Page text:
Posts Tagged ‘Caring’

He only needed two things: He needed to tell his story, and he needed someone to listen.

The restaurant was packed that day with the many veterans who were enjoying their complimentary Veterans Day meal. Most were chatting with friends and family, but others, like David, sat alone. The free dinner was a blessing, to be sure, but David had a common bond with most of the men and women who had gathered at 1Applebee’s that evening; they would understand him.

As my husband and I were seated at the table next to David’s, we certainly returned his warm greeting. Then, while quietly eating dinner, we watched David engage every passer-by in conversation. As veterans are prone to do, they would all swap stories of far-away places and their military assignments, both pleasant and dangerous, as well as love of country and all aspects of military service. We were not intentionally eavesdropping but were in such close proximity that we heard much of what was said. Every account was interesting. However, what captivated me most was the way that David’s whole demeanor brightened whenever he spoke of his years in the Air Force. Undoubtedly, sharing with fellow veterans helped this widower feel that he had connected with family again, as they all shared a genuine camaraderie no matter their branch of service. He needed that.

Just before leaving the restaurant, we both walked over to David’s table. My husband, who is a very humble man, did not acknowledge his own twenty-year service but rather, thanked David for his. He answered a few questions for this sweet man and then we both listened – and listened – and listened! Yes, this is what David needed. He needed to tell his story, and he needed someone to listen. He needed to feel appreciated and to know that he was not “invisible.” More importantly, he needed to feel that he still belonged somewhere. We knew this because he told us so.

David had come to that restaurant to receive from others, yet he gave so much more. Obviously, he was touching lives, including mine. I felt it an honor to relive much of this man’s life with him as he shared memoires of his trials and his triumphs, his successes and failures, and most importantly, his humanity laid bare. He both laughed and cried as he told his life-story, and we along with him.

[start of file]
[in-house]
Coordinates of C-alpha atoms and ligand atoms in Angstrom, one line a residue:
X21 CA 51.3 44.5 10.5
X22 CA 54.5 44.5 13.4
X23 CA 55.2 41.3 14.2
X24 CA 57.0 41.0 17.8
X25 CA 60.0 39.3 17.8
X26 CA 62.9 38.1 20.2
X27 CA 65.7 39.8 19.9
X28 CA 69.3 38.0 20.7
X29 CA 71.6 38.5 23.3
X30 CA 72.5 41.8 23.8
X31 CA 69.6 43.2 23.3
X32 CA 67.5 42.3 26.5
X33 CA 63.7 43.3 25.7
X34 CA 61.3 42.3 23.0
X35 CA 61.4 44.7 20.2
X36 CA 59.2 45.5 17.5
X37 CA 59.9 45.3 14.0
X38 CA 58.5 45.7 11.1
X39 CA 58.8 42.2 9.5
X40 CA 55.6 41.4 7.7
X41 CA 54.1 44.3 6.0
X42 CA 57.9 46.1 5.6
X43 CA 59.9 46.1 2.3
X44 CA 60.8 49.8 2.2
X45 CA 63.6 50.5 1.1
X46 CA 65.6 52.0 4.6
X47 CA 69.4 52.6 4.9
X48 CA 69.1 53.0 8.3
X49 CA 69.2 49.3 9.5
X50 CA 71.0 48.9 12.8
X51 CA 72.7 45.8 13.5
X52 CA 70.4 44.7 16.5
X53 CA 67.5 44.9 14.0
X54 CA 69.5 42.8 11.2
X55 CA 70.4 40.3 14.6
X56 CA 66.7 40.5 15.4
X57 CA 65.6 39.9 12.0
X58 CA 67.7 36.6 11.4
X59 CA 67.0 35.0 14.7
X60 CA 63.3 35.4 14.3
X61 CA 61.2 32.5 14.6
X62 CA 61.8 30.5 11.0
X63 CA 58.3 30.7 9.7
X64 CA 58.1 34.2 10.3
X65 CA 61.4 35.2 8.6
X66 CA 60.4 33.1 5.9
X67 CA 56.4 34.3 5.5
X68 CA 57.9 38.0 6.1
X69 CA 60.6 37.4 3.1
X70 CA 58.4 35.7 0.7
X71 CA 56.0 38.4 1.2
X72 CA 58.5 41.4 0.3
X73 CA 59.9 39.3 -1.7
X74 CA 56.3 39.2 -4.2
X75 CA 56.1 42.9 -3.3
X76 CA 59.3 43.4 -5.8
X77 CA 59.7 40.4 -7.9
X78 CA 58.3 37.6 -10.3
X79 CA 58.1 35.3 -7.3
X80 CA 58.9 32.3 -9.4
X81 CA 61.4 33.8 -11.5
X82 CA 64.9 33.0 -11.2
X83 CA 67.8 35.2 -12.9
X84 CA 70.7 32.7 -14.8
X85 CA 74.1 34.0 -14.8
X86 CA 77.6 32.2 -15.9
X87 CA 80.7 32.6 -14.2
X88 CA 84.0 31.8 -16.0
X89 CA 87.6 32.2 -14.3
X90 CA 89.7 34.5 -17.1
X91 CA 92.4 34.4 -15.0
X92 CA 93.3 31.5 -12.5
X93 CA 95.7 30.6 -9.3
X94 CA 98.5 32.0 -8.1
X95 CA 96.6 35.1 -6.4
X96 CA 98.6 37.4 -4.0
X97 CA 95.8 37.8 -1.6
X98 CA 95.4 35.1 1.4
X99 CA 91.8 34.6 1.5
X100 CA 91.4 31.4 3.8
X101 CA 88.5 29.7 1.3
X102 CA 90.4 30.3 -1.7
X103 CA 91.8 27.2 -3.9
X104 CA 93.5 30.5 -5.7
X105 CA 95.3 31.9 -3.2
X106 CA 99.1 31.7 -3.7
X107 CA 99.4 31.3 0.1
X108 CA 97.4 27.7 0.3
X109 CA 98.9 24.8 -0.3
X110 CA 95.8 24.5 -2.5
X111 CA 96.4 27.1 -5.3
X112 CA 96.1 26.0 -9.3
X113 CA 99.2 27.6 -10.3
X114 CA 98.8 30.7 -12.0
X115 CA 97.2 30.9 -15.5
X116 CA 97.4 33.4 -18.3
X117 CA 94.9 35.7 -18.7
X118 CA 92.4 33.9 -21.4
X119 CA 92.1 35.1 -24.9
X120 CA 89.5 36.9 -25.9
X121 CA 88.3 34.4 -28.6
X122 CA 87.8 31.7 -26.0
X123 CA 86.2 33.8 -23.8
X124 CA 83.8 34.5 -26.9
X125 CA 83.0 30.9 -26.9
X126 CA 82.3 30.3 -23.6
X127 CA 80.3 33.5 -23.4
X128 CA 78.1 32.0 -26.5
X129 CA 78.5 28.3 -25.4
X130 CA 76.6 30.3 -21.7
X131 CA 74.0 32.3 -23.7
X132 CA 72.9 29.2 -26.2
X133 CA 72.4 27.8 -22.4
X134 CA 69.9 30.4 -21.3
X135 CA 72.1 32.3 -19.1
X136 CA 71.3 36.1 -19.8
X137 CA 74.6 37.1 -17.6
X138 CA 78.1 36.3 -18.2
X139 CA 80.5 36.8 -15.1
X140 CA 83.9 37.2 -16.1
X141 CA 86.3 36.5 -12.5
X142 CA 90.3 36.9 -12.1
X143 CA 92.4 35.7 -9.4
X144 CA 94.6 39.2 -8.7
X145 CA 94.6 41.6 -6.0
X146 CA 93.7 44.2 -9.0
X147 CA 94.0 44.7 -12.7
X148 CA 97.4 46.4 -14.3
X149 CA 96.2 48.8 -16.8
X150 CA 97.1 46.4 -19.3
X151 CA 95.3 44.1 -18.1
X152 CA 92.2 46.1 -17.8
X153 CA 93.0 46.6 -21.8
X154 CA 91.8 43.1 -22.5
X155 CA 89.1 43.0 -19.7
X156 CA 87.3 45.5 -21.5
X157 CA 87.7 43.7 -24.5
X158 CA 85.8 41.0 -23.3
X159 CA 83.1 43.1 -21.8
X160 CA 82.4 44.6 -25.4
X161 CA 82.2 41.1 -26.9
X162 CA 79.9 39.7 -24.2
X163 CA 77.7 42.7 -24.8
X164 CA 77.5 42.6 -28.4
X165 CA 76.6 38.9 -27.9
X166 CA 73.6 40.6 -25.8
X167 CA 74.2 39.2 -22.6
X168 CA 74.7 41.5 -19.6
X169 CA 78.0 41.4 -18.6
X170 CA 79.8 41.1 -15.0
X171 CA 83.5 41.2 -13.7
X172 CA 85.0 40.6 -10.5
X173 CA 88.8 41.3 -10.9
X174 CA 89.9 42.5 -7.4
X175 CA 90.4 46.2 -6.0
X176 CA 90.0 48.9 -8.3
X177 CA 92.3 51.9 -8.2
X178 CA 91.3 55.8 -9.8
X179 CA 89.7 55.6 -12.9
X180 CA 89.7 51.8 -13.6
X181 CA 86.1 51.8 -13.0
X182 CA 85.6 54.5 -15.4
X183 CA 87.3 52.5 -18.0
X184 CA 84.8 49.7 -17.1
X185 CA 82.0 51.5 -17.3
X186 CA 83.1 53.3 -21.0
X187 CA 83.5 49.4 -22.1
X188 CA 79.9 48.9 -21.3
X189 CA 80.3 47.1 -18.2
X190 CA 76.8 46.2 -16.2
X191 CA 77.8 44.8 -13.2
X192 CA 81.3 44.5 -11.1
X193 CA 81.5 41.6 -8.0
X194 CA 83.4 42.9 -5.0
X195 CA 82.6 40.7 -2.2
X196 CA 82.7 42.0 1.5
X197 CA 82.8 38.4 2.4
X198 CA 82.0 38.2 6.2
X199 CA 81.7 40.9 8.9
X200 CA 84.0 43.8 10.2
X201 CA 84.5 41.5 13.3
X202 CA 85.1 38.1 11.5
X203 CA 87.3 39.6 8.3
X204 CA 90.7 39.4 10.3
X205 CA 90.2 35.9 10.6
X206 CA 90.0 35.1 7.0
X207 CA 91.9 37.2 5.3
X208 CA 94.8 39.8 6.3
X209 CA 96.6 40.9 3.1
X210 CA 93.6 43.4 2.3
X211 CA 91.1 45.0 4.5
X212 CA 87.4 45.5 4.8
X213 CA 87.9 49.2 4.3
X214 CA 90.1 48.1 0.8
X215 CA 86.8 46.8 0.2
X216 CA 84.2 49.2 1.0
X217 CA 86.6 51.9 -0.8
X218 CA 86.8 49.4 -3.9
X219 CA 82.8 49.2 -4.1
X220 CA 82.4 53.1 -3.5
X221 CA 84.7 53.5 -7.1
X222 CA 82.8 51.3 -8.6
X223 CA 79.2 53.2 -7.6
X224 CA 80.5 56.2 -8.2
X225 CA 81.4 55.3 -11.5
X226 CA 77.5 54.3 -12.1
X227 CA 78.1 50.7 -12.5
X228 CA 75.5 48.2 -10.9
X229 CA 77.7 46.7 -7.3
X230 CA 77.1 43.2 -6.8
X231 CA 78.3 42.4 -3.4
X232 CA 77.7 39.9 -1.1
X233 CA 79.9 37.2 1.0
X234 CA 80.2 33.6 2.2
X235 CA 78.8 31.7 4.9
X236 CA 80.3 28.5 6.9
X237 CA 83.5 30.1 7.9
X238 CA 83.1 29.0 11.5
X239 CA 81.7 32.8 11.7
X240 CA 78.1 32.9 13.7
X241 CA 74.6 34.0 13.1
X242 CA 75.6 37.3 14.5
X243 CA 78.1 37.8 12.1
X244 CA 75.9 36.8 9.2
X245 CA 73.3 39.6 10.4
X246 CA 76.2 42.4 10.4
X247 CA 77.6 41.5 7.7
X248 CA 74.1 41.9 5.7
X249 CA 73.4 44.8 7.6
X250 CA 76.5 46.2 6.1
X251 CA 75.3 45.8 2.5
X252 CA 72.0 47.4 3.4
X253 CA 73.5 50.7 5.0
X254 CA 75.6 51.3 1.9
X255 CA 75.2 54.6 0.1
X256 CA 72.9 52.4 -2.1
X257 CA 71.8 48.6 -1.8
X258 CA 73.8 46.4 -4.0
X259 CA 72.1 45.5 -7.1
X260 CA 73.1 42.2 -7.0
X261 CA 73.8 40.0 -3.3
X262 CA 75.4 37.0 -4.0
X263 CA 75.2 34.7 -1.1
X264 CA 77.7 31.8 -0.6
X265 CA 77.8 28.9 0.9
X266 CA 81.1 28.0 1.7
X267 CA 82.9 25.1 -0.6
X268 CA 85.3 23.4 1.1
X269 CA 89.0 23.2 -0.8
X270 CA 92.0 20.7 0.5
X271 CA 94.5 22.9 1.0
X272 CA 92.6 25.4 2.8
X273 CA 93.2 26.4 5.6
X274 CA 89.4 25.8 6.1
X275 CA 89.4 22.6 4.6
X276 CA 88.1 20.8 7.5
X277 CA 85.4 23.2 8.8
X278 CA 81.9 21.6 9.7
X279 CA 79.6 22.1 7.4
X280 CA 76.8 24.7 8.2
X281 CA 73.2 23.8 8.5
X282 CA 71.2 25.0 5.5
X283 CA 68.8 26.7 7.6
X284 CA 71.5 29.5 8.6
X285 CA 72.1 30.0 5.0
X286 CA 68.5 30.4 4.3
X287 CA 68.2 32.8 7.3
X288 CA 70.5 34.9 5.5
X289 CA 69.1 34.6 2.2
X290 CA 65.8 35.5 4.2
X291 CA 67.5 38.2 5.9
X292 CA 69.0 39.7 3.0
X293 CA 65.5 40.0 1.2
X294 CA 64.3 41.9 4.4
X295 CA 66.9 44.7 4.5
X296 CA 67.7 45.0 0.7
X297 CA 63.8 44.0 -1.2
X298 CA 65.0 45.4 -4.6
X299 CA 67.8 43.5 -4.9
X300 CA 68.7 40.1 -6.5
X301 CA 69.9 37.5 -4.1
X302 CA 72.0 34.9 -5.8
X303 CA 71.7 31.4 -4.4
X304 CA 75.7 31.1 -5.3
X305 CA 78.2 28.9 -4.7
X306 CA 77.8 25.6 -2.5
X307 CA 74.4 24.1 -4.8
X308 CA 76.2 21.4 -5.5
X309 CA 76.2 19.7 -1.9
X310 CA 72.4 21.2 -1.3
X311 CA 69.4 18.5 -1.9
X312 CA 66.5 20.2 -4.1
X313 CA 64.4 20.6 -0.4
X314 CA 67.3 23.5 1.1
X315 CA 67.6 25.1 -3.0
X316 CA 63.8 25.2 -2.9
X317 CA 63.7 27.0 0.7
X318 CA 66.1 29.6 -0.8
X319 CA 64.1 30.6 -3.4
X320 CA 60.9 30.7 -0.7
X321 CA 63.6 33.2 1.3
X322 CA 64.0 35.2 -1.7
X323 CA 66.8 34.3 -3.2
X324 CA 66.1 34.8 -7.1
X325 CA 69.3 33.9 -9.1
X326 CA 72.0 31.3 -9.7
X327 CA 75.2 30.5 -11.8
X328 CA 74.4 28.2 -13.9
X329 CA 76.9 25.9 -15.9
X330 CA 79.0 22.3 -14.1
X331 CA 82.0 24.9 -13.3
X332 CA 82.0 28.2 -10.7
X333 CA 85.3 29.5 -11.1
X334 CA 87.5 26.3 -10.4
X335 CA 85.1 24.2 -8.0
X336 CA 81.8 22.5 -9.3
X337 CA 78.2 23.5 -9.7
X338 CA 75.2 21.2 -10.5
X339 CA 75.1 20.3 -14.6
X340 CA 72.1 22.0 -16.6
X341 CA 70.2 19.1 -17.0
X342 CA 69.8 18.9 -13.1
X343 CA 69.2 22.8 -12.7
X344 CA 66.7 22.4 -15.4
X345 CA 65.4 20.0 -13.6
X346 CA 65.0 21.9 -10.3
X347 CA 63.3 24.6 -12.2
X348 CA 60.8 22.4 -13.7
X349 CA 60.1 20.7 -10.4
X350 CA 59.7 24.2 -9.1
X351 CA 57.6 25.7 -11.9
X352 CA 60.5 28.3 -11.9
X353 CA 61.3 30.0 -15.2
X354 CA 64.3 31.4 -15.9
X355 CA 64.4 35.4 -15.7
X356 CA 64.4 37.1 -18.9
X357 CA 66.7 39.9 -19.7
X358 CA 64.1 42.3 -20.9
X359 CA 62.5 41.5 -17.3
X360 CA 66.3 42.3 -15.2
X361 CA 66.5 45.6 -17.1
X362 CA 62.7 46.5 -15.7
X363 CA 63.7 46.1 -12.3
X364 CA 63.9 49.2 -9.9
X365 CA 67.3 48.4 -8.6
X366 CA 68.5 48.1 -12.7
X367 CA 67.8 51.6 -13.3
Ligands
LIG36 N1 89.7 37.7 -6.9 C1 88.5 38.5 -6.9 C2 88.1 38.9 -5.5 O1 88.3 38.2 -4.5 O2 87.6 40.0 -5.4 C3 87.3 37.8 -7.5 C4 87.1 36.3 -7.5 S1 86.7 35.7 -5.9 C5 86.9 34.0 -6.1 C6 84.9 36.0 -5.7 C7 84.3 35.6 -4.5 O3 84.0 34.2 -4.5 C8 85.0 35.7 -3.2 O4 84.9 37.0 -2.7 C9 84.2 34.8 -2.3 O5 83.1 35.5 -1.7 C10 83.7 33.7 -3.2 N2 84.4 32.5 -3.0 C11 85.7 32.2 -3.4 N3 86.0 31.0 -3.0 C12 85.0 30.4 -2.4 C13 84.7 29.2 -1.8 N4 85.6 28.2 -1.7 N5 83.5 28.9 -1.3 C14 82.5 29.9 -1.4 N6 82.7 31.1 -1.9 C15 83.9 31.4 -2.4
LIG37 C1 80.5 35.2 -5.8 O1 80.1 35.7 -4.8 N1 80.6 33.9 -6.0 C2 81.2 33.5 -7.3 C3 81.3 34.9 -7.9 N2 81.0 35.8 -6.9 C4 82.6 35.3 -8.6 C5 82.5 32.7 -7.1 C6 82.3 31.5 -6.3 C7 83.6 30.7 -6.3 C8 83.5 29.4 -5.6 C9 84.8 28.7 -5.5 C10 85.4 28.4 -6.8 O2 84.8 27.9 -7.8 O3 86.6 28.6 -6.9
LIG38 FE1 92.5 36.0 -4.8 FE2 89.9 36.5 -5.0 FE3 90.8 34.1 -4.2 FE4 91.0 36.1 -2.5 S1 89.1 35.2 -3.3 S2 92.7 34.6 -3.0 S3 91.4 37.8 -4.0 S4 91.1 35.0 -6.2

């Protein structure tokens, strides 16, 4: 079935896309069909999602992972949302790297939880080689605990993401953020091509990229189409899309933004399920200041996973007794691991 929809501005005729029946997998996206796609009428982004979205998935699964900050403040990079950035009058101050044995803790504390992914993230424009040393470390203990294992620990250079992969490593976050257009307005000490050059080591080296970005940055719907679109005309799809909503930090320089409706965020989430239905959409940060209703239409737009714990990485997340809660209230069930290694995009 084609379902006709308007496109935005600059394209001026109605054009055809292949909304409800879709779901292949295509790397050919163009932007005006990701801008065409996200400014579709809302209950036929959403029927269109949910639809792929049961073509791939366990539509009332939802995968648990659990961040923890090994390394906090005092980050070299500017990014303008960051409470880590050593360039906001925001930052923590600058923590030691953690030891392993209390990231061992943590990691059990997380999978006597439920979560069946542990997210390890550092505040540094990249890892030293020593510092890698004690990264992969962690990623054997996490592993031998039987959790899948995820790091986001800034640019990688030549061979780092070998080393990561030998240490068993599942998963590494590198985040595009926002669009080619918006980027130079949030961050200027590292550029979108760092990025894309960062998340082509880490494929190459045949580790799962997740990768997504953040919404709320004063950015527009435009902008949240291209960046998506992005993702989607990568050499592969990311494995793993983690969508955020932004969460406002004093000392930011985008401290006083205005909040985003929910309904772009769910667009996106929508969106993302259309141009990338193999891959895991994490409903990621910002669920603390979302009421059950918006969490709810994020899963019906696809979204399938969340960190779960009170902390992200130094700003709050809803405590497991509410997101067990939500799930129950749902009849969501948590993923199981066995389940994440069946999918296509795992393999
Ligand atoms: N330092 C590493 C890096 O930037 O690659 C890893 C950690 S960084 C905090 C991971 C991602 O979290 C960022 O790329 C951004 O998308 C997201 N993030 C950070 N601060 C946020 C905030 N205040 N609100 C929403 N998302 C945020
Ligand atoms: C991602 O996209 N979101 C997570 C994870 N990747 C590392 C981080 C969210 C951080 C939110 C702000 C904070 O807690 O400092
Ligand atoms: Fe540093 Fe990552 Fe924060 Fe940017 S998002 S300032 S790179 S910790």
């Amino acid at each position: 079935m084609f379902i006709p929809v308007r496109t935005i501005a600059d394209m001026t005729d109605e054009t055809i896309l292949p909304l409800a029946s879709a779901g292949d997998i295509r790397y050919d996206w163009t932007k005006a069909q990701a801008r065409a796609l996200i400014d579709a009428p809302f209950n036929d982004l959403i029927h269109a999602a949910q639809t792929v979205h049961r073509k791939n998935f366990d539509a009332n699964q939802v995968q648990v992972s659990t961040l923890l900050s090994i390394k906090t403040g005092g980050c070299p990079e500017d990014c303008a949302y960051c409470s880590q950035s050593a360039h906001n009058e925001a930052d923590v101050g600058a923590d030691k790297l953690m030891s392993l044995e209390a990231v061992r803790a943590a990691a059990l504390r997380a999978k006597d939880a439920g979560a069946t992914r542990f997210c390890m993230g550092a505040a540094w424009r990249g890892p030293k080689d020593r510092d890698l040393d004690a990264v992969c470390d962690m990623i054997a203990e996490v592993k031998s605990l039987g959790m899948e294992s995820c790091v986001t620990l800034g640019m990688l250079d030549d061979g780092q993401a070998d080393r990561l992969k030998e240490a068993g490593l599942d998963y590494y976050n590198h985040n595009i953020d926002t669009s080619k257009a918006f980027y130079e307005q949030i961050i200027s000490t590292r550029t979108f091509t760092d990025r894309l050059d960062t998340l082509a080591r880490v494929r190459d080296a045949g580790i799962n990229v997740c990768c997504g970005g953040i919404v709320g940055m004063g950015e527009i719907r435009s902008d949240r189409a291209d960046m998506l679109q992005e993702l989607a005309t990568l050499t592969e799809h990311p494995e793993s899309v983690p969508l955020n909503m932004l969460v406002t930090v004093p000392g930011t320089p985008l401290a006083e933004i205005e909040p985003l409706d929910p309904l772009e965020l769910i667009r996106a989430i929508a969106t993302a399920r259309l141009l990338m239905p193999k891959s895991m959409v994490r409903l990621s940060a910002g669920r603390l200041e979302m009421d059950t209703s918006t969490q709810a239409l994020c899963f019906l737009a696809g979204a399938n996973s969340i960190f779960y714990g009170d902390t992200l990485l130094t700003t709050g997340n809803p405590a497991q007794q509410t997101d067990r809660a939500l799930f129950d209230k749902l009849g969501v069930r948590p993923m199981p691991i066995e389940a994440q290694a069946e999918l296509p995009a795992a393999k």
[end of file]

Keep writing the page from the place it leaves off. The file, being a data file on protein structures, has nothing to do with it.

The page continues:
David told his story and we listened!

That night, as I pondered our not-so-brief encounter with David, I couldn’t help but think how much like David I myself frequently am. Life can sometimes be lonely, even when surrounded by people who care. Can you, dear reader, relate to this? Sadly, it is far too easy in today’s world to feel invisible or unappreciated even with all the perks of social media. During those times, we, like David, simply want to tell our story and to be heard. But what do we do when frustrations build, and no one seems to notice? The answer is simple. We can, and should, take all our cares to God in prayer; but this is not always easy. Why? Because few things cause spiritual amnesia as quickly as a downcast spirit.

If you, dear reader, are feeling this way, let me remind you that if you are not harboring sin in your heart, God will heed your every prayer:…verily God hath heard me; he hath attended to the voice of prayer. Blessed be God, which hath not turned away my prayer, nor his mercy from me. Psalm 66:19,20

Verse eighteen of that same Psalm states, “If I regard iniquity in my heart, the Lord will not hear me.” Granted, this seems harsh, yet there are several other scriptures in the Bible which are in agreement with this one. Please do not allow this to be a deterrence, though, if you are not in right-standing with God. You need only to repent of your sin and genuinely accept Jesus as your Lord and Savior if you haven’t already. Romans 10:9,10 instructs: if thou shalt confess with thy mouth the Lord Jesus, and shalt believe in thine heart that God hath raised him from the dead, thou shall be saved. For with the heart man believeth unto righteousness; and with the mouth confession is made unto salvation. Such confession must, by necessity, be a very genuine and heart-felt one, and rest assured, it is one that God will hear. [1 John 1:9]- If we confess our sins, he is faithful and just to forgive us our sins, and to cleanse us from all unrighteousness.

Perhaps your life-story has not be as notable as that of veteran David; it may not even be a good one, but I assure you, even though God already knows every minute detail of your story, He will listen to those who trust in him -and listen -and listen!

Finally, dear reader, I would also count it a privilege to listen to you. If you would like share whatever is on your mind, simply  drop me an email, I will be sure to respond.


1 On behalf of veteran families, I want to thank Applebee’s restaurant for their commitment to respect our veterans and to provide a wonderful, complimentary meal in order to say thank you to all who have served this country. The food was good, the service excellent and the hospitality much appreciated. 

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